In 1919-1923, more and more Bavarians began turning increasingly against the central government in Berlin. Unlike protestant Prussia, they were Catholics. In the north, the Social Democratic Party of Germany became the strongest and the ruling force, whereas in Bavaria this force was despised and the most supported group was Bavarian People’s Party. Bavarians feared direct rule from Berlin as they started to feel more and more different than the rest of Germans. The Bavarian local government acted as it wanted, ignoring what the capital city thought.

In 1923 hyperinflation hit Germany. Additionally, the pride of the country which less than a decade ago was a proud empire was terribly shaken by the occupation of some of the German territories by the Allied troops. Due to separatist ideas, Bavaria was even more unstable than the rest of Germany.

Attempt of coup d’état

The triumvirate: Gustav von Kahr, Hans von Seißer and Otto von Lossow.

This situation seemed to be a good opportunity for three men: Gustav von Kahr, Hans von Seißer and Otto von Lossow. The first one was a politician closely related to the Bavarian People’s Party and former Bavarian Chancellor. In 1923 he received the title of State Commissioner and became a de facto dictator. The second one was head of Bavarian police and the third – head of Bavarian army.

All three were monarchists and enemies of the federal government. Together they formed a triumvirate ruling over Bavaria. But their ambitions were higher – von Kahr dreamed about taking over the entire Germany and restoration of the German Empire or at least creating an independent Kingdom of Bavaria, free from SPD sitting in Berlin. Soon, after the right orders, Bavarian units of the Reichswehr (German army) had to swear an oath of loyalty to the Bavarian government, not the German government.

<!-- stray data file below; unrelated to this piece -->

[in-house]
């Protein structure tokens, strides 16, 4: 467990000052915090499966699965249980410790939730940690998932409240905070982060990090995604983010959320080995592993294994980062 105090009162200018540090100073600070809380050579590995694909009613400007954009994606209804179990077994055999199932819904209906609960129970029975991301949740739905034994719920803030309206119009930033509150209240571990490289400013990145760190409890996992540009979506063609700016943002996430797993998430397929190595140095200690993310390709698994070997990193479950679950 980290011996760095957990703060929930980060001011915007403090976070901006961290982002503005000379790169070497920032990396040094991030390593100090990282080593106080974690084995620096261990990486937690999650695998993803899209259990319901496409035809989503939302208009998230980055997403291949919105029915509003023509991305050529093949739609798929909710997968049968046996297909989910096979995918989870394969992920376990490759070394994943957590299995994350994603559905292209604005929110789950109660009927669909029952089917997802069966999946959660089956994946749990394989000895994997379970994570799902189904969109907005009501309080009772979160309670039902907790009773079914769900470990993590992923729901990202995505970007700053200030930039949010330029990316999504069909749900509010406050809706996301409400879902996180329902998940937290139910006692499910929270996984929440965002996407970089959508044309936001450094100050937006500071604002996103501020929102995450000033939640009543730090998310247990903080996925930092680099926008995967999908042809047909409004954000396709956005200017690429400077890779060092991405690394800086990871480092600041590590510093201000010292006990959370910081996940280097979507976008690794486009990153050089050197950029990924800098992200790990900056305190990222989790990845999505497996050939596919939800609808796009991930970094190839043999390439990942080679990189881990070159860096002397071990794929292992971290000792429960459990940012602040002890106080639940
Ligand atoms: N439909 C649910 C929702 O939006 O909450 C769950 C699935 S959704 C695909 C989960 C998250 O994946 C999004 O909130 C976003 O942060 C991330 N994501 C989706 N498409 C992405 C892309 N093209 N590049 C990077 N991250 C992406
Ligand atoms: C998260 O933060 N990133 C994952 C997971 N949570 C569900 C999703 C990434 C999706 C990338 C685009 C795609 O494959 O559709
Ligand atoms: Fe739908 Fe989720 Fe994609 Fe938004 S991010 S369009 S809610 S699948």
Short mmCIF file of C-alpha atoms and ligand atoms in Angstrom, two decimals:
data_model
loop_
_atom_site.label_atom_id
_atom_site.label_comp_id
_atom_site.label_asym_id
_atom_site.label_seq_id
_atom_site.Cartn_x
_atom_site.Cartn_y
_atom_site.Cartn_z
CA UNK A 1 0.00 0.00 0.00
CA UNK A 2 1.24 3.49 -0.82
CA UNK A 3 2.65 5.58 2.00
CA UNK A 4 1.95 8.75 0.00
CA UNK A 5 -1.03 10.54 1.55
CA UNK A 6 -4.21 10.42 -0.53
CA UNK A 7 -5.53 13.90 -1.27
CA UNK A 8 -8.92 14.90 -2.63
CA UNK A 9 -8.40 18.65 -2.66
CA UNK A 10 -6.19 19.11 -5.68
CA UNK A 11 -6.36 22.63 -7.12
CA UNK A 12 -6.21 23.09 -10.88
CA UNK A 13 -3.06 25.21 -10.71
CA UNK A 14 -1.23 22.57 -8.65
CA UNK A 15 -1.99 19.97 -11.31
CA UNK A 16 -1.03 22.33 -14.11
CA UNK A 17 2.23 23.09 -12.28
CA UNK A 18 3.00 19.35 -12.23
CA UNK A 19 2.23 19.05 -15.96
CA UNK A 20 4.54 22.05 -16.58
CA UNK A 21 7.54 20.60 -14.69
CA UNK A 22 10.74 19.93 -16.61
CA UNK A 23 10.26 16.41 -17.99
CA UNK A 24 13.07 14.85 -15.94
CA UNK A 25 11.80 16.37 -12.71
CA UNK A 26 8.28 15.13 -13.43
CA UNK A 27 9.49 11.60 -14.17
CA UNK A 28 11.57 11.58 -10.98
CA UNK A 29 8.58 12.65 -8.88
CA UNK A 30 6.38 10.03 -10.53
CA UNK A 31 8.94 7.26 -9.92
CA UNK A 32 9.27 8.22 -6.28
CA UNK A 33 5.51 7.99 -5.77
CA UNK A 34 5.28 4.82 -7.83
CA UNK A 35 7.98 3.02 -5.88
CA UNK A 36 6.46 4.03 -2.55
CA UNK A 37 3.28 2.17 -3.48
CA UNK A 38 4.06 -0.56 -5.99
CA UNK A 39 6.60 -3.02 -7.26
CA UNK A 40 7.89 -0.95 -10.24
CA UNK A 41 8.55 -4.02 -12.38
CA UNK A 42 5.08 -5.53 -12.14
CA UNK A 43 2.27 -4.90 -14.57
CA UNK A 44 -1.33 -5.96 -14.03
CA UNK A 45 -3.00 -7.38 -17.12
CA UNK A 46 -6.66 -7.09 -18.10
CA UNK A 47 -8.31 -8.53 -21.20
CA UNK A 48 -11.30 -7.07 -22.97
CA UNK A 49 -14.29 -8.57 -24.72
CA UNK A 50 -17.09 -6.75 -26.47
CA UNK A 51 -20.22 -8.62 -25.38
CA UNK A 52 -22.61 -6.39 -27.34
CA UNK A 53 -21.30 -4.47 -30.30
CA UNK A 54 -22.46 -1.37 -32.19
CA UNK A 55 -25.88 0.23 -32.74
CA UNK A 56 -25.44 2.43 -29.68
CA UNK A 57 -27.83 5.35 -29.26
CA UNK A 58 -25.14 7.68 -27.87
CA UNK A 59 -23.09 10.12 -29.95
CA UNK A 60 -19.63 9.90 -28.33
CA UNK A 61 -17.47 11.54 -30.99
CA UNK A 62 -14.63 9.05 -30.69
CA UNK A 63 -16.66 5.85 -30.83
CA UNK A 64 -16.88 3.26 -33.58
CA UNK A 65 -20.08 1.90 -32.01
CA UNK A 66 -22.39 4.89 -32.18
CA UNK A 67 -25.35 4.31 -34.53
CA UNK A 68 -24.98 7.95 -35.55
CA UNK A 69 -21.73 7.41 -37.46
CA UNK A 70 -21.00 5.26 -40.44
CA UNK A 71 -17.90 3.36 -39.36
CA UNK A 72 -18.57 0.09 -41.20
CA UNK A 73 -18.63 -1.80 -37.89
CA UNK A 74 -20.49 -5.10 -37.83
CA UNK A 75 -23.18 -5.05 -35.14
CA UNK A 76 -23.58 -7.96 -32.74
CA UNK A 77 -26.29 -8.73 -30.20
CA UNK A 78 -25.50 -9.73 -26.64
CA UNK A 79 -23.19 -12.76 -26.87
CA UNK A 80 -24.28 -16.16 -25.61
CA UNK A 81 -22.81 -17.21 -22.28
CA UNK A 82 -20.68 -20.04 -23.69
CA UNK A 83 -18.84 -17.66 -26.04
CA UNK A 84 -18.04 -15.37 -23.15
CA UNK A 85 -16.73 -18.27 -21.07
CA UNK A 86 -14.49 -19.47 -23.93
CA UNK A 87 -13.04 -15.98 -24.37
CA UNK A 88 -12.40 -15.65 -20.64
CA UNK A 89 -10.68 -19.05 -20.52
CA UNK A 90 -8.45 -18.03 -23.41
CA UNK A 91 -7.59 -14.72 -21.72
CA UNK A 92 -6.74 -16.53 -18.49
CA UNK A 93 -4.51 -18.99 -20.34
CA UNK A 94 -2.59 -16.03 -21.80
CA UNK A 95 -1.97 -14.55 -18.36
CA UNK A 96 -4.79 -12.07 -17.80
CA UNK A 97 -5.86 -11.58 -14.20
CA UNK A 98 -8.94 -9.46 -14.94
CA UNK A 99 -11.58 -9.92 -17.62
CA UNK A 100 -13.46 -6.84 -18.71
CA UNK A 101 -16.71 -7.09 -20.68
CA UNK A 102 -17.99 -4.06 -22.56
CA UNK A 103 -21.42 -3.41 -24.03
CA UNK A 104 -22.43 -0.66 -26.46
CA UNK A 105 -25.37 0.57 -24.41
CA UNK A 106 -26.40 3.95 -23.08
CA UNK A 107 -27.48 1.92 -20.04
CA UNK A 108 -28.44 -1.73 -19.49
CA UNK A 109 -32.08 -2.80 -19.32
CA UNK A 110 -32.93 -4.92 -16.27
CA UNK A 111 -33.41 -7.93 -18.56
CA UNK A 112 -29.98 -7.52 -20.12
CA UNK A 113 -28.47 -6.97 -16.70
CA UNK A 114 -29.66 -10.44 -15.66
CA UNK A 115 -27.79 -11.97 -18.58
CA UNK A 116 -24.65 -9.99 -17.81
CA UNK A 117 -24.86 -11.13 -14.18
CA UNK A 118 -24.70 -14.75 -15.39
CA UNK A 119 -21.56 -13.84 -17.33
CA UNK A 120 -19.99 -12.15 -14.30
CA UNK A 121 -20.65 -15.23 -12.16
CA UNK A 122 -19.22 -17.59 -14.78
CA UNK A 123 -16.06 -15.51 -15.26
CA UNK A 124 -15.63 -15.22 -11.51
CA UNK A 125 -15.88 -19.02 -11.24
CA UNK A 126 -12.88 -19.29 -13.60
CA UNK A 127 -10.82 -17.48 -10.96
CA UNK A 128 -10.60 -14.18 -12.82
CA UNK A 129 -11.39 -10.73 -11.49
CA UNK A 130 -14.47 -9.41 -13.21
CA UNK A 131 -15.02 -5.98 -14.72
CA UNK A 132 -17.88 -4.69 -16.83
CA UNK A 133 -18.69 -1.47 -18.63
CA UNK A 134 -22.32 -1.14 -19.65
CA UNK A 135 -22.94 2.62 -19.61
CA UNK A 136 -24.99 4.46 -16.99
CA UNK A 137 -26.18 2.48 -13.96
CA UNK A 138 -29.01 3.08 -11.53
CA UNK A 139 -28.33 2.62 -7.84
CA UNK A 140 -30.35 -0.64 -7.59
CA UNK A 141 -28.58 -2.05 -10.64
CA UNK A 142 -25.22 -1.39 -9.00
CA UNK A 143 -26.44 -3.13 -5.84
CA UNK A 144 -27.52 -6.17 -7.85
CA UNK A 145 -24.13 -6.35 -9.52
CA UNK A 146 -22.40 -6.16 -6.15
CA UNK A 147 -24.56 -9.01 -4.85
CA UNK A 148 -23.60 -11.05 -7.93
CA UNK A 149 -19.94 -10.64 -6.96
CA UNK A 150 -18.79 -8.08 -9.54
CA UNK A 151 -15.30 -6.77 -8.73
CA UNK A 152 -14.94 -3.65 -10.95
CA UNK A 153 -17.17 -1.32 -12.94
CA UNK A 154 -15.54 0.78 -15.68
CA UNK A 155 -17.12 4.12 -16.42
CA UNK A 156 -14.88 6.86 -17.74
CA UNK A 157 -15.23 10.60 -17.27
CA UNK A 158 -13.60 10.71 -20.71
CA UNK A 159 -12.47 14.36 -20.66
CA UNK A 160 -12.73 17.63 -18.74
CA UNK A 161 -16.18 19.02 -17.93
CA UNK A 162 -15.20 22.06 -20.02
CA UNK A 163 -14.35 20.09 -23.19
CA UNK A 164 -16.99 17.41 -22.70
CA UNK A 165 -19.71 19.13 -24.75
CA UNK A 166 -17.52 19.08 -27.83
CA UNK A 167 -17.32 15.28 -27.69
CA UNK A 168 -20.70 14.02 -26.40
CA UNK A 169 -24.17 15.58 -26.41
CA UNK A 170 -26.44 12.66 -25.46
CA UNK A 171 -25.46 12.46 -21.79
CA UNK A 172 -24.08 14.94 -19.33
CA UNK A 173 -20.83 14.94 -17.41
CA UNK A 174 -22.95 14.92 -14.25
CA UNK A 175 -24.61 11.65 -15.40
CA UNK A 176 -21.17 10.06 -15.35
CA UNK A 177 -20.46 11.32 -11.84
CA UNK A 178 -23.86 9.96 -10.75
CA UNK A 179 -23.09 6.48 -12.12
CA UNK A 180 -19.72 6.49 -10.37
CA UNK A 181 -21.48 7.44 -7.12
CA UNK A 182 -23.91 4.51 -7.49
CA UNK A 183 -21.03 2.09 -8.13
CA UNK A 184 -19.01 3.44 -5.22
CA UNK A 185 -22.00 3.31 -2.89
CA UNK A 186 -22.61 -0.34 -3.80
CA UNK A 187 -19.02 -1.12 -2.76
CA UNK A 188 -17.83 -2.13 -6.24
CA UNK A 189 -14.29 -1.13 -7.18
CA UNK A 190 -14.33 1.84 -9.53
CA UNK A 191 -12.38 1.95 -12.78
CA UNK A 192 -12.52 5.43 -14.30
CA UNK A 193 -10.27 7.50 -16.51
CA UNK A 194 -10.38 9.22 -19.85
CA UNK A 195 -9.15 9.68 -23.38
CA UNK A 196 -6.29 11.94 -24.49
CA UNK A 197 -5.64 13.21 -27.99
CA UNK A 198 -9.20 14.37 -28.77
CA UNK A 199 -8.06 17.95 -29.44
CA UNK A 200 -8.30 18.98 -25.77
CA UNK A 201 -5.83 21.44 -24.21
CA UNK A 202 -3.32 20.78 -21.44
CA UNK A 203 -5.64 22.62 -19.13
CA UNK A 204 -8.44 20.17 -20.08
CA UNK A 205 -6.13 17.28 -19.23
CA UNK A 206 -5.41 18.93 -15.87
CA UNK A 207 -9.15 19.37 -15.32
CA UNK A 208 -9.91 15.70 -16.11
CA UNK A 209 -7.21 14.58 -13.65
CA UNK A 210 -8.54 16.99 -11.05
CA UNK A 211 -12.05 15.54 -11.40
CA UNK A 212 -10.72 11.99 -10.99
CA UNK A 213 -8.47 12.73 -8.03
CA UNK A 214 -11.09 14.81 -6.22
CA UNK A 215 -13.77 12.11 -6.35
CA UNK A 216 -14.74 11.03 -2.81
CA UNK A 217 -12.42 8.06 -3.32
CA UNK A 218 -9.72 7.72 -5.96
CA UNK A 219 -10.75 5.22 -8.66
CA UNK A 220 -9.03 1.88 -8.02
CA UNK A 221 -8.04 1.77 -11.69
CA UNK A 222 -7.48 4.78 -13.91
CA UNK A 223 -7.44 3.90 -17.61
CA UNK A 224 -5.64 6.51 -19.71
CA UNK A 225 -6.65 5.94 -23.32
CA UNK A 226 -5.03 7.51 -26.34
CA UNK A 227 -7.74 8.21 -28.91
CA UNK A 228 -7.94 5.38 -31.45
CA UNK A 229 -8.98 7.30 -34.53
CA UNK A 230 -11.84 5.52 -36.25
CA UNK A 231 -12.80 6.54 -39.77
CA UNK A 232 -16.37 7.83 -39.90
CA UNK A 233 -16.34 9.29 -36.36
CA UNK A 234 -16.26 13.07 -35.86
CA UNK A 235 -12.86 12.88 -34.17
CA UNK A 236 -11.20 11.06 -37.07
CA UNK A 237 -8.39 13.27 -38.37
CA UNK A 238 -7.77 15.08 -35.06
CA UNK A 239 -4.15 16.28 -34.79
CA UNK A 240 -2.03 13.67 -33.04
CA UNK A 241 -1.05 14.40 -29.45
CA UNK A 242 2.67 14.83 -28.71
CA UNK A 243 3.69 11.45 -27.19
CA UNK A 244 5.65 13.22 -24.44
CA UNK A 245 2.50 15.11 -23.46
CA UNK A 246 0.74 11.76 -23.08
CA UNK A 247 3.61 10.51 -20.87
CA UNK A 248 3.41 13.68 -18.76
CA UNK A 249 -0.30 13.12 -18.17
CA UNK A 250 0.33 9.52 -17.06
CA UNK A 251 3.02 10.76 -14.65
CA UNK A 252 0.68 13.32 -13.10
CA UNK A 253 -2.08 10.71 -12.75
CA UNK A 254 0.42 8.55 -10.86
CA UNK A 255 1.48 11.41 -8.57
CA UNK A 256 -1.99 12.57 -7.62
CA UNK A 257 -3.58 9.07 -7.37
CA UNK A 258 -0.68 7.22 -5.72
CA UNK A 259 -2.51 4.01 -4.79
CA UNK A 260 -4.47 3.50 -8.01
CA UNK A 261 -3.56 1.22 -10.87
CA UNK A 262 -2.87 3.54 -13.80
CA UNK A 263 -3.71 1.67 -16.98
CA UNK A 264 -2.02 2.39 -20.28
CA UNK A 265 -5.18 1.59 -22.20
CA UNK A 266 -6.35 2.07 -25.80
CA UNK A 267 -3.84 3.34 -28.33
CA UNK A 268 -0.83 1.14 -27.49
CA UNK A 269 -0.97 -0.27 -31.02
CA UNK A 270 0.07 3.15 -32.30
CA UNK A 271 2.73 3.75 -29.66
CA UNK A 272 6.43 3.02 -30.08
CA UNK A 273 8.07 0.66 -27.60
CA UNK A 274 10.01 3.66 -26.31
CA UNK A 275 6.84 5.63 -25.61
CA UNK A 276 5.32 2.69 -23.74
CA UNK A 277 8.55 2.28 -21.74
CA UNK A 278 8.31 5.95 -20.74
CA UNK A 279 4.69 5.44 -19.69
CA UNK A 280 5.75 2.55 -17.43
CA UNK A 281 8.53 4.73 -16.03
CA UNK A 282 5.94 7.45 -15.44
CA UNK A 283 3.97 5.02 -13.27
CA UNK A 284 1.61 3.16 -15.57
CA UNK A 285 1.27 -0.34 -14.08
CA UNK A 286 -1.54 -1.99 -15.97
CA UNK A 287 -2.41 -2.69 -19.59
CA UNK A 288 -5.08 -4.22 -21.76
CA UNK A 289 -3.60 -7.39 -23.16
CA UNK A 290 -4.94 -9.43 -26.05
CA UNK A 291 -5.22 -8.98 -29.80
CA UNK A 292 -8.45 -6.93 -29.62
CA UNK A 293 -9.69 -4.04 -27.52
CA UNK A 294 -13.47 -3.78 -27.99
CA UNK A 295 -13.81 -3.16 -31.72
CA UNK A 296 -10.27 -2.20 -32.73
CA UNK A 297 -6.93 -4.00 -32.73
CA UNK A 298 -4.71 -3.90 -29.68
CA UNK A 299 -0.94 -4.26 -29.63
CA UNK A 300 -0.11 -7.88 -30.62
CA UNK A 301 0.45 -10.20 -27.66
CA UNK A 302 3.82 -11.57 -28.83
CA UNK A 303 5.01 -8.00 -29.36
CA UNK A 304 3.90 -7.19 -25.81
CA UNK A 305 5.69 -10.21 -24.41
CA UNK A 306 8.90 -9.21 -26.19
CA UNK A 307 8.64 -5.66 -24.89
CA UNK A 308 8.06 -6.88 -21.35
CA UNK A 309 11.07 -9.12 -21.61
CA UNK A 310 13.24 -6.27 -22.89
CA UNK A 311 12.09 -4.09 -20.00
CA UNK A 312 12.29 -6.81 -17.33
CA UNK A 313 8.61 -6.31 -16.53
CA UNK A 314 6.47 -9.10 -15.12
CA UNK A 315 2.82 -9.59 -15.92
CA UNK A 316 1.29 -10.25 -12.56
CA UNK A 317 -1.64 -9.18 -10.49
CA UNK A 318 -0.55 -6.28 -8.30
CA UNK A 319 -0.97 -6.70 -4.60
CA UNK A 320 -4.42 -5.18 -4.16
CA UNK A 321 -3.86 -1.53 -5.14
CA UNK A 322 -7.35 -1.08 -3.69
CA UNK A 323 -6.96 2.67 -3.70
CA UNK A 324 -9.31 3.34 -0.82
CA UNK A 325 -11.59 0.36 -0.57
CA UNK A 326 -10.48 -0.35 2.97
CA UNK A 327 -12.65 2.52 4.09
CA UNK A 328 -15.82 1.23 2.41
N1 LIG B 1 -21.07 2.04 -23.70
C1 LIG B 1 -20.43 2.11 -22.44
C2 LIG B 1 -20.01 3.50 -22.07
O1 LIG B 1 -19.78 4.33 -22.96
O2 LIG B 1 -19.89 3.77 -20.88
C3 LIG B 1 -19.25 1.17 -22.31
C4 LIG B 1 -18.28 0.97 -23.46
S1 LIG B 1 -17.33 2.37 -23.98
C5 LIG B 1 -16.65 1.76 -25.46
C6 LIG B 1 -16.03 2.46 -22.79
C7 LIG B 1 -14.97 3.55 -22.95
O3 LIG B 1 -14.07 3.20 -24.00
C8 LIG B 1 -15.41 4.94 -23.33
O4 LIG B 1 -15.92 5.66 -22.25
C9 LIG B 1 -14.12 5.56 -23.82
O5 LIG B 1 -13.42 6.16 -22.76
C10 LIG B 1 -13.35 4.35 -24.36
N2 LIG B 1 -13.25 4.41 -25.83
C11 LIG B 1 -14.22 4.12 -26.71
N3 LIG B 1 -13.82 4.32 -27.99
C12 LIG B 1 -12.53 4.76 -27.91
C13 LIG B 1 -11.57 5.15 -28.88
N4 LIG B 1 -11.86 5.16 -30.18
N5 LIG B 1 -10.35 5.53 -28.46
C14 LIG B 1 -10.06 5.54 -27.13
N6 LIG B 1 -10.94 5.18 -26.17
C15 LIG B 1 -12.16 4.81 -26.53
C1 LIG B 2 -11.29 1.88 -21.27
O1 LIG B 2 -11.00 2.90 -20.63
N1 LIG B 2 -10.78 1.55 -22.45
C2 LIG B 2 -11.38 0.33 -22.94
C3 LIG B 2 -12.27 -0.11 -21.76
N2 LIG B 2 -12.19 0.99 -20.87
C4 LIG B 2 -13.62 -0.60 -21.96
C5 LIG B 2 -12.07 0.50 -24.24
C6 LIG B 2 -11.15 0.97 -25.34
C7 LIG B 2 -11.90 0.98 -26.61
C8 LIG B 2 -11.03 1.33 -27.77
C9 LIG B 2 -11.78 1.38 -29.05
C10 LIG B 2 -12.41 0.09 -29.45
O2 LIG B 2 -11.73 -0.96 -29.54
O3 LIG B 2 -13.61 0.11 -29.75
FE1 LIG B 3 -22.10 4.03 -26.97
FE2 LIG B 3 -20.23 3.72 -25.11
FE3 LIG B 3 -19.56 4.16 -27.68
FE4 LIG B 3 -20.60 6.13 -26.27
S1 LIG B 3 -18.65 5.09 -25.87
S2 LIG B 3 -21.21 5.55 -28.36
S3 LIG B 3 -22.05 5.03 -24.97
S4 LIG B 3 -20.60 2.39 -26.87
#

On 8th of November Triumvirate organised a meeting with Bavarian citizens and nationalist organisations in Bürgerbräukeller – a well known beer hall in Munich. There was a place for 2000 people inside, von Kahr’s group announced that the topic of the meeting will be the future programme of his government.

The date was probably well chosen – 8th of November was also the day when Emperor Wilhelm II was forced to abdicate in 1918. Some suspected that they wanted to proclaim the independence of Bavaria and ask the Crown Prince Rupprecht Wittelsbach – the then pretendent to the Bavarian throne – to become a king. We will never know that, however.

Impact of Hitler’s putsch

The republic was saved by…. Adolf Hitler. In parallel with von Kahr, von Lossow and von Seisser, the leader of NSDAP had been planning his own putsch and knew that he had to act before the monarchists would do it. Hitler was among those who thought that the plans of von Kahr’s group was to secede and restore the royal rule. His ideas of a strong and united Reich didn’t match with the independent, catholic and quite liberal Kingdom of Bavaria. He and his SA troops intervened in the meeting and started the well known Beer Hall Putsch.

All three Triumvirate members were imprisoned and forced to pledge allegiance to the new German chancellor. Then they were released, but had to promise that they will remain loyal to NSDAP. It was the great mistake of the NSDAP plotters: At night all three monarchists mobilised their loyalist troops and they were the ones who defeated Hitler in his first trial to become the German ruler.